I took an etiquette class inspired by “Downton Abbey” to learn good table manners.
The class was supervised by Philip Sykes, founder of the British School of Excellence.
I learned the right way to sit and stand, salt your food, and even eat soup.
I recently learned to eat like a 1920s British aristocrat in a “Downton”-inspired etiquette class.
The dining room scenes in ‘Downton Abbey’ are among the most lavish in the hit TV series and its spin-off films, as well as often being the backdrop for some of the Crawley family’s most explosive moments. .
I recently tried to pretend to be 1920s British aristocracy by taking a “Downton”-inspired etiquette class to mark the home entertainment release of “Downton Abbey: A New Era.” (A note that Universal Pictures provided the insider trip and accommodation for the trip.)
The etiquette class was led by Philip Sykes, the headmaster of the British School of Excellence, who imparted his wisdom on how to behave when seated for a formal dinner – or, a supper, as the Crawleys might call him.
Here are some of the most surprising things I learned.
You should sit on the left and stand on the right.
The first thing we were taught was how to get into our chairs.
When you sit down, enter the chair from the left side to avoid bumping into your table mate when you sit down.
When you’re done eating, exit on the right side, again to avoid any stray elbows or stepping on someone’s foot.
According to Sykes, when you’re seated, you should only be about three-quarters full of your seat and sit with an upright posture. Your back should not touch the back of the chair. (It’s easier said than done!)
Think “BMW” – bread, flour and water.
The number of plates, knives, forks and glasses that make up a place setting can be overwhelming and you may end up drinking from the wrong glass.
Sykes taught us a simple way to remember which dishes to use: BMW. No, not the car manufacturer, but bread, mealand the water.
Your bread plate is to your left, your plate should be in the center, and your water and wine glasses should be to the right of your plate. So now you can avoid accidentally sipping someone else’s wine!
When you eat soup, keep the spoon away from you.
If you’re sitting down to a fancy meal, chances are you’re dressed in your finest tuxedo, dress, or other formal attire. So the last thing you want to do is douse yourself with soup.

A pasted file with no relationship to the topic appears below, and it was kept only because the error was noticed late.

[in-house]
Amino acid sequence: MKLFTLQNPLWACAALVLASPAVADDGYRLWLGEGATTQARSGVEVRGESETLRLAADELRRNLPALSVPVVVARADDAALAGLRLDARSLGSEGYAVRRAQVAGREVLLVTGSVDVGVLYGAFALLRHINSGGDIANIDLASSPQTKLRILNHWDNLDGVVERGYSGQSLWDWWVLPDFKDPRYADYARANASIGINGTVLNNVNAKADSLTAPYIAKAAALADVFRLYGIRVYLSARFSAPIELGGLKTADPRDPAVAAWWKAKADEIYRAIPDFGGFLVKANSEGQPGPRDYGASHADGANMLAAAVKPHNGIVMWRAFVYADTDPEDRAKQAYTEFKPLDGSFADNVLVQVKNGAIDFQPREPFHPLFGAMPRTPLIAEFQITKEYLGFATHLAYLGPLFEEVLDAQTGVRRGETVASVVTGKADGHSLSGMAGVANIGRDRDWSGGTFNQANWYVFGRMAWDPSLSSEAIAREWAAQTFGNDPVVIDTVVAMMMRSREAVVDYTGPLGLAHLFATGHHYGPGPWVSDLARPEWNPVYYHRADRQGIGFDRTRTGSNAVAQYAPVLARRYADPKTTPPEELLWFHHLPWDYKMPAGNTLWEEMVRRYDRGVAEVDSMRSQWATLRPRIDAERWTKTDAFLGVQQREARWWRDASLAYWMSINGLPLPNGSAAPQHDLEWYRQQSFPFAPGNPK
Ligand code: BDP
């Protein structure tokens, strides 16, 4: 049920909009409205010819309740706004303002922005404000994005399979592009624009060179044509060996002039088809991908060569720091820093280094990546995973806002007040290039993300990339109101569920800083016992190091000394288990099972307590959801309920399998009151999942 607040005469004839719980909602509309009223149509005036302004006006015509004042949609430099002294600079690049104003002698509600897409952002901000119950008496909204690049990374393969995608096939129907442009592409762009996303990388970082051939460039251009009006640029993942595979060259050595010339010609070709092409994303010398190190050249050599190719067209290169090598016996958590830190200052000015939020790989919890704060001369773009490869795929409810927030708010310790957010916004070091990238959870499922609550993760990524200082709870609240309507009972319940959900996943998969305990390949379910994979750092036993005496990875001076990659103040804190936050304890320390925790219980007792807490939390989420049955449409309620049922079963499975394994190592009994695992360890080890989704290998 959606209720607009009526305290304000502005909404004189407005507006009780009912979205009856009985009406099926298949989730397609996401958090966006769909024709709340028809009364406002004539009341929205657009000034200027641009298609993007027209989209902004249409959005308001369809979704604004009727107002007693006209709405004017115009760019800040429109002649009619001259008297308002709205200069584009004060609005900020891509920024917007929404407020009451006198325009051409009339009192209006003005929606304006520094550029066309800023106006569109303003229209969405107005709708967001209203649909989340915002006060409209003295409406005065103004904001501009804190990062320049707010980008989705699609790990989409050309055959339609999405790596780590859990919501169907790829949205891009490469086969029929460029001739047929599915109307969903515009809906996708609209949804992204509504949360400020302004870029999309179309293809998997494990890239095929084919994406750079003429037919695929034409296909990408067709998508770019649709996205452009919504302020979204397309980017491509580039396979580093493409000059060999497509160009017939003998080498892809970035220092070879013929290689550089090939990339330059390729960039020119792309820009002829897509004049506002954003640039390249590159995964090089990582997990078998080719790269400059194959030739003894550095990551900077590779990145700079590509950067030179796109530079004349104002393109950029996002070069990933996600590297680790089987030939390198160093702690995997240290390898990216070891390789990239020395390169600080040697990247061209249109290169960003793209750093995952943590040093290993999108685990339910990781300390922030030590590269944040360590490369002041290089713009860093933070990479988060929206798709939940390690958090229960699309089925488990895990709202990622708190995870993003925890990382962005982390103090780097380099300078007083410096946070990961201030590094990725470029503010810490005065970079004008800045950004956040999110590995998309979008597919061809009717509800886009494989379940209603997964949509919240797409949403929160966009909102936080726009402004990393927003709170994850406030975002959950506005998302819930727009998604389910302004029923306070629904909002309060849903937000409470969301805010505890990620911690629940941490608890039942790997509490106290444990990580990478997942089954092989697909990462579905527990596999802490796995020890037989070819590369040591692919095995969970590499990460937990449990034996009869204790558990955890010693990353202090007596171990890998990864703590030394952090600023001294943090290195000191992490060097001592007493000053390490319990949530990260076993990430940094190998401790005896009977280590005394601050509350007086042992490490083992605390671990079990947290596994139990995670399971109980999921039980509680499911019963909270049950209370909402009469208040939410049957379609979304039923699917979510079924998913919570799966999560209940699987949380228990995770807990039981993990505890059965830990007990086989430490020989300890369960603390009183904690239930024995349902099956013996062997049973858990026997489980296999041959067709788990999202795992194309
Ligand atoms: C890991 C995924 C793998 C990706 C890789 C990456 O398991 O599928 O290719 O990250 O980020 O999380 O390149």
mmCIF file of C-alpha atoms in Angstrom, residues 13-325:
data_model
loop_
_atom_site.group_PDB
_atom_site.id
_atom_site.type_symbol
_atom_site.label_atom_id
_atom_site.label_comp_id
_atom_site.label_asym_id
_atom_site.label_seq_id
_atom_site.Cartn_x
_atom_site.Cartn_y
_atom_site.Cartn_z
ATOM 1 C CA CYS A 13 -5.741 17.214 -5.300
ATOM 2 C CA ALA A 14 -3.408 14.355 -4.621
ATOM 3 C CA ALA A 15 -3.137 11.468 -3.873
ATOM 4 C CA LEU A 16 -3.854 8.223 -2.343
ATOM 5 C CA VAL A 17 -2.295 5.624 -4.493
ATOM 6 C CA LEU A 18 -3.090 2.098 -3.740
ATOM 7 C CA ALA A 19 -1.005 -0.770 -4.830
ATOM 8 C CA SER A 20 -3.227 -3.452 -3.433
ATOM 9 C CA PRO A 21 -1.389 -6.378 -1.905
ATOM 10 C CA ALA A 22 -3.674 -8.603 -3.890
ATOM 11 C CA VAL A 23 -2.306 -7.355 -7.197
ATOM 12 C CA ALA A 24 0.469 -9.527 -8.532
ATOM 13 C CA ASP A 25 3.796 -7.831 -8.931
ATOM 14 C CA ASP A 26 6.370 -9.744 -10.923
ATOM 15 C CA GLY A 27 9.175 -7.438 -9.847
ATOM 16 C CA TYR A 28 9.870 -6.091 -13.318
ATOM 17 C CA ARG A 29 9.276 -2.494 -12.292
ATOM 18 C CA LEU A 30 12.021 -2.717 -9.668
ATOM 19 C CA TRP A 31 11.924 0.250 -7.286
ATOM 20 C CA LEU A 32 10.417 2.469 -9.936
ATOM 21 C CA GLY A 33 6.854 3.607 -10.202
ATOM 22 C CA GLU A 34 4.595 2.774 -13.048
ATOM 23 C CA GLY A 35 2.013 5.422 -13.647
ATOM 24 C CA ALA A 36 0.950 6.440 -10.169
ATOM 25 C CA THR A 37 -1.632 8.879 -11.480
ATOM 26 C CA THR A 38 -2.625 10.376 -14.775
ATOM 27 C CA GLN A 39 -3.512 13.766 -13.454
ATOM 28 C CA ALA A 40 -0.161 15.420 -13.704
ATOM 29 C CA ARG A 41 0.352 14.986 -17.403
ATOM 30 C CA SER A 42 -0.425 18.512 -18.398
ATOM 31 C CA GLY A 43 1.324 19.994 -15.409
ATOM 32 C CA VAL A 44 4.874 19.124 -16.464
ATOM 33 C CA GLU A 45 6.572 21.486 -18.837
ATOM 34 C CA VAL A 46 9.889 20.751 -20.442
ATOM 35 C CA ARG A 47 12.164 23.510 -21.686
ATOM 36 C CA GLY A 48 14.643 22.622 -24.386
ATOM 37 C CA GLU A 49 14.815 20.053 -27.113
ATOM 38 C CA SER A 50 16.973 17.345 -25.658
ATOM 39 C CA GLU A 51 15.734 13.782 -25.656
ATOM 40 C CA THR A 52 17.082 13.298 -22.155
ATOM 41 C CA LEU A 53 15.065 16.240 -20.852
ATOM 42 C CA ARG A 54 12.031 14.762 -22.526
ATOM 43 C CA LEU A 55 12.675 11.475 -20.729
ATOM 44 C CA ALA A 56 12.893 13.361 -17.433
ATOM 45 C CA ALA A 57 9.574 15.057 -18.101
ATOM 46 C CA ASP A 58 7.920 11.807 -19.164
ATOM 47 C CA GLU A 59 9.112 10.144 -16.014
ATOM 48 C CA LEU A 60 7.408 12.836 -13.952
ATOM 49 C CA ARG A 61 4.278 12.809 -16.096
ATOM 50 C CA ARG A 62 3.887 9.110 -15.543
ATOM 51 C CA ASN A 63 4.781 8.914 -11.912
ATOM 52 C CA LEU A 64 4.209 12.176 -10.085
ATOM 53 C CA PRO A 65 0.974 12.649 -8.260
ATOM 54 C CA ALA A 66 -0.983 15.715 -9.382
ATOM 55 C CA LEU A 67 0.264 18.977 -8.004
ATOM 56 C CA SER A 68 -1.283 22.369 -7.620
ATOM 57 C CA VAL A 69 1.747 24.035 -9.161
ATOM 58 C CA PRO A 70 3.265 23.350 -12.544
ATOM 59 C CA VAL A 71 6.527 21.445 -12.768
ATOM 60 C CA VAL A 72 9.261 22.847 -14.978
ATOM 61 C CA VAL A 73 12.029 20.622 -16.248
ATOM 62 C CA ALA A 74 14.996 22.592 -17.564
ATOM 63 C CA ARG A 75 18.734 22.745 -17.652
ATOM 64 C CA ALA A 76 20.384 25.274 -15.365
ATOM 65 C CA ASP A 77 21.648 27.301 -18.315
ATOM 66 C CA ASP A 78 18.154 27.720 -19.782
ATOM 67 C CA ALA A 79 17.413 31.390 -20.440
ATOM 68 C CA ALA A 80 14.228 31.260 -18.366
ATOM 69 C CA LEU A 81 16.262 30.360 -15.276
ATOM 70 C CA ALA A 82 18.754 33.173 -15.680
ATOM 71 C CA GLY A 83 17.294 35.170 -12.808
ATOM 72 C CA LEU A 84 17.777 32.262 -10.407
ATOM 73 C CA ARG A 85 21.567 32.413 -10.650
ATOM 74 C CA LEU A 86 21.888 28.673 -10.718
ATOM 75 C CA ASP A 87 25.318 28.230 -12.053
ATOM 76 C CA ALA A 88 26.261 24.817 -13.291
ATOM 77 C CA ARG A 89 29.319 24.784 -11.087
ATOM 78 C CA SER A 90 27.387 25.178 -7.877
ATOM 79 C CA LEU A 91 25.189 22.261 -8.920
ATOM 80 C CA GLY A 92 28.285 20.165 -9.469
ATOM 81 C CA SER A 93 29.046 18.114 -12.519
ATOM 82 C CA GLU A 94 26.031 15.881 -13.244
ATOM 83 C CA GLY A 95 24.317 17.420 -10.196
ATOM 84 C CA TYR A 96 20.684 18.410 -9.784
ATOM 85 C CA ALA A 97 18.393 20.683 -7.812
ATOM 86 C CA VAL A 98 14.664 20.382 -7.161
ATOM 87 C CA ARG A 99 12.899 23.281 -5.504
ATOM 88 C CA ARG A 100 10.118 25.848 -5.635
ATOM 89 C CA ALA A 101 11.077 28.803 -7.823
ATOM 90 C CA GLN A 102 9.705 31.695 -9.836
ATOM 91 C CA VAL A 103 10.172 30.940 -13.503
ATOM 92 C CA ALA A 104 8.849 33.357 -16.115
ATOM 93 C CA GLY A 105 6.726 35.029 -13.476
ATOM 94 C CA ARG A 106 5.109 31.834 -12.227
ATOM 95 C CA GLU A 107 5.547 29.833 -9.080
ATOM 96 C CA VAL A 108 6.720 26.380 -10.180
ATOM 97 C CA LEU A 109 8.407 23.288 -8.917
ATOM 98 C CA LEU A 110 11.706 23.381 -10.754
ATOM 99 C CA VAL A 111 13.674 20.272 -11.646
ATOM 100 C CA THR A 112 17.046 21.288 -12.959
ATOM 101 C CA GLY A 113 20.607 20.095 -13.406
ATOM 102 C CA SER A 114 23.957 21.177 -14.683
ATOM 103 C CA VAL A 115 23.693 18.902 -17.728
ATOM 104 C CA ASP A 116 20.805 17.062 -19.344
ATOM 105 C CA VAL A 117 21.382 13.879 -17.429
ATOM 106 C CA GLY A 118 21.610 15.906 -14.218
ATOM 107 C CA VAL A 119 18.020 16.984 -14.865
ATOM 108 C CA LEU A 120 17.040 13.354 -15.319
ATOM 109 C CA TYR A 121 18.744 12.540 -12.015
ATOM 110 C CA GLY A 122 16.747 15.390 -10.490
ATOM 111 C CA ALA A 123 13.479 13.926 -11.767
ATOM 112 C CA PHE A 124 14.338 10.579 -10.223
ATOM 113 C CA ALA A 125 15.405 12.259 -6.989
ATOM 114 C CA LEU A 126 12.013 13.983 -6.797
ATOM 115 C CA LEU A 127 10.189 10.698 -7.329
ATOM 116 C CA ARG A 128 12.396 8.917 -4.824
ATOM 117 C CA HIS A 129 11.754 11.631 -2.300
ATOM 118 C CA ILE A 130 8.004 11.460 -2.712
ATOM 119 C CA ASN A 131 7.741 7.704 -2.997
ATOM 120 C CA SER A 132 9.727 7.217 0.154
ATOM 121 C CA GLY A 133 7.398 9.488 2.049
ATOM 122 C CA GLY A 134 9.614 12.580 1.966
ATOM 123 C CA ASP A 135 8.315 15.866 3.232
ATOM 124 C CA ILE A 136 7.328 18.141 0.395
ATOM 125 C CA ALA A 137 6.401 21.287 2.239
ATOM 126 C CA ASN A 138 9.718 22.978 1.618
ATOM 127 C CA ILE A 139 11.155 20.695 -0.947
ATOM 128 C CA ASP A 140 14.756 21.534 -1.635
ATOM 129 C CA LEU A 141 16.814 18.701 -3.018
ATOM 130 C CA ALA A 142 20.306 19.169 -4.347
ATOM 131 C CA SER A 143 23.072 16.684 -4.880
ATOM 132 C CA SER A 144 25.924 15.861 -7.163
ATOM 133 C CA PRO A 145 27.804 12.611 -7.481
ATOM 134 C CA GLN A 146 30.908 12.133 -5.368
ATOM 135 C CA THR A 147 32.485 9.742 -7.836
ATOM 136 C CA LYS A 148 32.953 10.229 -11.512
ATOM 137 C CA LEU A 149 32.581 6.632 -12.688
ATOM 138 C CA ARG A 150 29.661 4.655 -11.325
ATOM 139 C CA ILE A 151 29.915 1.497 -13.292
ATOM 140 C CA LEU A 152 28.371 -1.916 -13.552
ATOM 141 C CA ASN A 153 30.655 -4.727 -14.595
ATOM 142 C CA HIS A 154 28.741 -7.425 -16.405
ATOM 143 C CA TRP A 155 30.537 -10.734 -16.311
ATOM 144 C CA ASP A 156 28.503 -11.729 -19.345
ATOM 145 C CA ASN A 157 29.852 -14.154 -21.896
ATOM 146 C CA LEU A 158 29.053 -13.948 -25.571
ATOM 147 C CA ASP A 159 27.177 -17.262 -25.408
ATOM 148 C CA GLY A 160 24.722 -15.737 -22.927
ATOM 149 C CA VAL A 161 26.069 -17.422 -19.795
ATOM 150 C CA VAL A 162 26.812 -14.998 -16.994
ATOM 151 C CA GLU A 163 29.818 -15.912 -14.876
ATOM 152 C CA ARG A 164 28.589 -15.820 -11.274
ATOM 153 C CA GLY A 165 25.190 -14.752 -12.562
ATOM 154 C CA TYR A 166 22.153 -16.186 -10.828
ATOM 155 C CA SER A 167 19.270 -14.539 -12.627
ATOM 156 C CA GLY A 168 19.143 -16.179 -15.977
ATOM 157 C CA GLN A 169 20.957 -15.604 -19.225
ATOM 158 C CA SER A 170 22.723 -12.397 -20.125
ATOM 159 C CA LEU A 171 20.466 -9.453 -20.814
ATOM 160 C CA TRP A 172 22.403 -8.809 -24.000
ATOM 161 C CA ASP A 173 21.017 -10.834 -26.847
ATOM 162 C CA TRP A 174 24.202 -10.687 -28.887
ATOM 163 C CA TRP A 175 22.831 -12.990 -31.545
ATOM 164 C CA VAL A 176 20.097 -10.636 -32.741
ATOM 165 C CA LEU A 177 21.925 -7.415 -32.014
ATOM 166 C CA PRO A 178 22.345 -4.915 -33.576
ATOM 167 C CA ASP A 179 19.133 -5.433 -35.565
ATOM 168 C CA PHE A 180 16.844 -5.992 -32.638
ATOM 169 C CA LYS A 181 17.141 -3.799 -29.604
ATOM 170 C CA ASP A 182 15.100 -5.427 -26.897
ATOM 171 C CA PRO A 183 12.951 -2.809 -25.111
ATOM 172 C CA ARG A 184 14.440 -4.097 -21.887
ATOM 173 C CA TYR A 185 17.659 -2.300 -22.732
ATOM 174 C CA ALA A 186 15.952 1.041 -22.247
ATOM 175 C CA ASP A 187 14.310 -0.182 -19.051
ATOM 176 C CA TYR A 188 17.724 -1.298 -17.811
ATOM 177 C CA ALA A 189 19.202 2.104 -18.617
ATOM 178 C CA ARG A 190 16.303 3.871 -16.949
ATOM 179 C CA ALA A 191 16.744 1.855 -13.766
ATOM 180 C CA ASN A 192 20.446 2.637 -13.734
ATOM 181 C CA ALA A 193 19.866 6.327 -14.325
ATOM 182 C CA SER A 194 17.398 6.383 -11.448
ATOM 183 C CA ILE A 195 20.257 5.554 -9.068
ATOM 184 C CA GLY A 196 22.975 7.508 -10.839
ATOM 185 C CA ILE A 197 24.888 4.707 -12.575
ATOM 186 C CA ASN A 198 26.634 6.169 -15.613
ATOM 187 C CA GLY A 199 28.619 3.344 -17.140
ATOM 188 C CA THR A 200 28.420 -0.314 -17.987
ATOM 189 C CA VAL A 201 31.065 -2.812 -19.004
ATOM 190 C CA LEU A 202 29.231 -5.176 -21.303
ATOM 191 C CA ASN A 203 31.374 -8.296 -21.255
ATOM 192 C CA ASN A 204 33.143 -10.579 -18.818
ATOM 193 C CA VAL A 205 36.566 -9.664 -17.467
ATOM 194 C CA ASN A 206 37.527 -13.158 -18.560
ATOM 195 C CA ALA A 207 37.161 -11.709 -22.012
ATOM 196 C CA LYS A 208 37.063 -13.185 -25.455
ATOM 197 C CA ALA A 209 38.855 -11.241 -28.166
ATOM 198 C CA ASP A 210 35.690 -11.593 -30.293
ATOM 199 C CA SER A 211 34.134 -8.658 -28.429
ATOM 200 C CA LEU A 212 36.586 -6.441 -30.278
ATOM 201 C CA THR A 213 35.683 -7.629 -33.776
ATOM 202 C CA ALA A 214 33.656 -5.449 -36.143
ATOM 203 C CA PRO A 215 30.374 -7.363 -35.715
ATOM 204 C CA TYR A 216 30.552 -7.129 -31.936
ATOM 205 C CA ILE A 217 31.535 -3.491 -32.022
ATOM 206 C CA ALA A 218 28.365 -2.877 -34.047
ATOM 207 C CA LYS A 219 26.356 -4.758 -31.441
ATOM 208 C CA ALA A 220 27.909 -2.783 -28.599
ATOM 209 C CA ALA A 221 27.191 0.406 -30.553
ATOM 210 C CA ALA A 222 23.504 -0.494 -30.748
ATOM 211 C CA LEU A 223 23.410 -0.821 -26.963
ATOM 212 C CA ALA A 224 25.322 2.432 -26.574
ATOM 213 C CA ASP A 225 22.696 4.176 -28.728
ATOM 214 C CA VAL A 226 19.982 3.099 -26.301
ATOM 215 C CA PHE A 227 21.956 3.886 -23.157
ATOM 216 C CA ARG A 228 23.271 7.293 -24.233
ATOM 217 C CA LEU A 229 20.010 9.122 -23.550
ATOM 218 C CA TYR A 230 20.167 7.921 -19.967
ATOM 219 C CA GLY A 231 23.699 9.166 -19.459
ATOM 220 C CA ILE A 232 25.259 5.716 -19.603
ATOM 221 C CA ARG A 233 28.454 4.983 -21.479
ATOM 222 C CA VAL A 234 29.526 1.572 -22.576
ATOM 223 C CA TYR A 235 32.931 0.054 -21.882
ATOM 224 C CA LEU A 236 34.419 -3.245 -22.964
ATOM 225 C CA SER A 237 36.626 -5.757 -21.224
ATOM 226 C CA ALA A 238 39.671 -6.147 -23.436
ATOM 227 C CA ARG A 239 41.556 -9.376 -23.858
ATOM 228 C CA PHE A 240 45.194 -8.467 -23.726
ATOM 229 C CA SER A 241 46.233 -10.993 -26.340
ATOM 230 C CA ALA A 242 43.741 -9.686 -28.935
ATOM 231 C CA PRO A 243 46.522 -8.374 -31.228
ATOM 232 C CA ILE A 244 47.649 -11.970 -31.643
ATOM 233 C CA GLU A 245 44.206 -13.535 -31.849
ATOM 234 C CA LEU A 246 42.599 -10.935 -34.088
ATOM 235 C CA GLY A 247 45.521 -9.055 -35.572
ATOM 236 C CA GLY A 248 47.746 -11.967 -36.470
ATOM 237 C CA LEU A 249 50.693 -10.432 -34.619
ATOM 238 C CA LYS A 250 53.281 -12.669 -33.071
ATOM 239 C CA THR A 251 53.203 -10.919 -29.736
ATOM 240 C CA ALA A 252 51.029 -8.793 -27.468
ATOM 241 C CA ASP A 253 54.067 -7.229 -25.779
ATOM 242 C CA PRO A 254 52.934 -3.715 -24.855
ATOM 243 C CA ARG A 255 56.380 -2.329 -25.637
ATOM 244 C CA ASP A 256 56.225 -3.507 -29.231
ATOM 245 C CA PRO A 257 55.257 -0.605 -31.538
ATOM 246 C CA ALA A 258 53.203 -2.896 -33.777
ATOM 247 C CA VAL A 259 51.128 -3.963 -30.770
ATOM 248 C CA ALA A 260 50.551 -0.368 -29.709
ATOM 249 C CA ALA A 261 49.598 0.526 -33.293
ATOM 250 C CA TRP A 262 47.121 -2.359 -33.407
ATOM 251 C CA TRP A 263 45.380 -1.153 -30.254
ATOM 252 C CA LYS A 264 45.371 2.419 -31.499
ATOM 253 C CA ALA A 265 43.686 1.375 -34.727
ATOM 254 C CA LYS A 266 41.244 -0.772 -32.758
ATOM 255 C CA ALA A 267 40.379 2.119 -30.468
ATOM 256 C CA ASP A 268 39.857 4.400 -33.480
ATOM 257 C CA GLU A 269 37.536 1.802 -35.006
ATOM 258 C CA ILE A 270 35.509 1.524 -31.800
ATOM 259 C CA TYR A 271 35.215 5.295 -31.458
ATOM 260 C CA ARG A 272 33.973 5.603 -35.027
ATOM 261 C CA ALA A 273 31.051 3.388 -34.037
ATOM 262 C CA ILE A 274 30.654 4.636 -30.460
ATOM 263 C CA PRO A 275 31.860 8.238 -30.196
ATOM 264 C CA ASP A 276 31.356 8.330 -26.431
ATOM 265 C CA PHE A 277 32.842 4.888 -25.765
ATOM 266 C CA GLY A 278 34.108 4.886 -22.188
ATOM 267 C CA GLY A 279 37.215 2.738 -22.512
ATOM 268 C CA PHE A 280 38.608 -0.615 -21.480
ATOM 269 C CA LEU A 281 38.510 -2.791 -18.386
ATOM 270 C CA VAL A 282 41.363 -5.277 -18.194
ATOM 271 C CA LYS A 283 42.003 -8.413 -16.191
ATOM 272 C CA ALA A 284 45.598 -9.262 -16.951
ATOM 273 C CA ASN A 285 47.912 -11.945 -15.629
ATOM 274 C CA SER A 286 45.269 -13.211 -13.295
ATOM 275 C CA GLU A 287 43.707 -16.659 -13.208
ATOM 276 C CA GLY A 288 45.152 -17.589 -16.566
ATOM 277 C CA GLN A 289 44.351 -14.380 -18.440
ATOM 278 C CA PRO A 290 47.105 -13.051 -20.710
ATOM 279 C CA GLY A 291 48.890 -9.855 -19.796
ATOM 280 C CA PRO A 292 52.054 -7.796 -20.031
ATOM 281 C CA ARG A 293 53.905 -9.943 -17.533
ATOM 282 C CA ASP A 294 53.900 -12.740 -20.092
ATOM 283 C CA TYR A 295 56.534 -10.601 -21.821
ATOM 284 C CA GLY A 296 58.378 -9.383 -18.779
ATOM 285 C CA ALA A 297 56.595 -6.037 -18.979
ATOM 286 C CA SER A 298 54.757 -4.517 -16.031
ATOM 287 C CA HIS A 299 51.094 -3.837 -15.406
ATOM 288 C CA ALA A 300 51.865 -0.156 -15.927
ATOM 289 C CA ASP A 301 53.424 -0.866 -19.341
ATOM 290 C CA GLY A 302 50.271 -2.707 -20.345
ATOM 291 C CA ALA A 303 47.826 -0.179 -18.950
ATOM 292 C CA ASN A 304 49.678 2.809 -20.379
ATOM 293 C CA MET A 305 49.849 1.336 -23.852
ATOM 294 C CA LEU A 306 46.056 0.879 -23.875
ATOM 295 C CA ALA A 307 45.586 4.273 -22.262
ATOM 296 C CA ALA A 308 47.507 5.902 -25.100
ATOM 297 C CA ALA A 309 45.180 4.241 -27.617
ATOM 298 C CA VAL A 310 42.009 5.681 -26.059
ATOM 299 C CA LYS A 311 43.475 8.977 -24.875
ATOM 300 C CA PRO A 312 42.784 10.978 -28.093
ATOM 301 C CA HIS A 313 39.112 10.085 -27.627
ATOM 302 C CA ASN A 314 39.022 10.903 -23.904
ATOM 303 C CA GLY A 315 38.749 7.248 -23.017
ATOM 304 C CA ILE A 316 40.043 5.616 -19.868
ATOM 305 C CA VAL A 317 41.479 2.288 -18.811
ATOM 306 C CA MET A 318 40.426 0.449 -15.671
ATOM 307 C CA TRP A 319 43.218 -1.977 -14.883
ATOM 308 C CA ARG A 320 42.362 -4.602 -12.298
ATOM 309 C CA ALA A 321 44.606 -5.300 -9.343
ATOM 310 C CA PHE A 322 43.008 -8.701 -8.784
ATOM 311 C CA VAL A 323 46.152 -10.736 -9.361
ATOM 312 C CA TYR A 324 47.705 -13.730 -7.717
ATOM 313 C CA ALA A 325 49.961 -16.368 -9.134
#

Sykes taught us that when taking a spoonful of soup from your bowl, always point the spoon away from you rather than towards you to avoid the soup splattering. Once you’ve poured your soup, carefully bring your spoon to your mouth and gently sip the soup, instead of placing the entire spoon in your mouth.
Another etiquette rule we learned is to never blow on your food to cool it. This is considered a major misstep and could be considered rude.
Do not cut your bread, but break it.
It may seem less than refined in a formal setting, but breaking bread is good and cutting bread is bad.
Sykes explained that cutting bread can distract your other guests — think about clinking cutlery and crumbs all over the place, and can even damage the fine china used to serve your meal.
If you eat bread with your soup, for example, break off delicate pieces and eat them with your soup. Don’t try to shovel the whole roll into your mouth at once.
Do not season your food without tasting and use salt discreetly.
Seasoning your food without tasting it first can be considered rude, according to Sykes. Always try your meal before adding a pinch of salt, pepper, or if you’re like me, chili flakes.
If you must add salt, do it discreetly, Sykes explained.
In gastronomic experiments, you will probably be served salt from a salt shaker rather than a grinder. However, don’t just spread salt all over your meal. Use the salt scoop provided to place a small pile of salt on the side of your plate, then take a pinch of salt between your fingers and gently sprinkle it over your food.
“Downton Abbey: A New Era” is available now on digital and Peacock, and will be released on Blu-ray and DVD on July 5.
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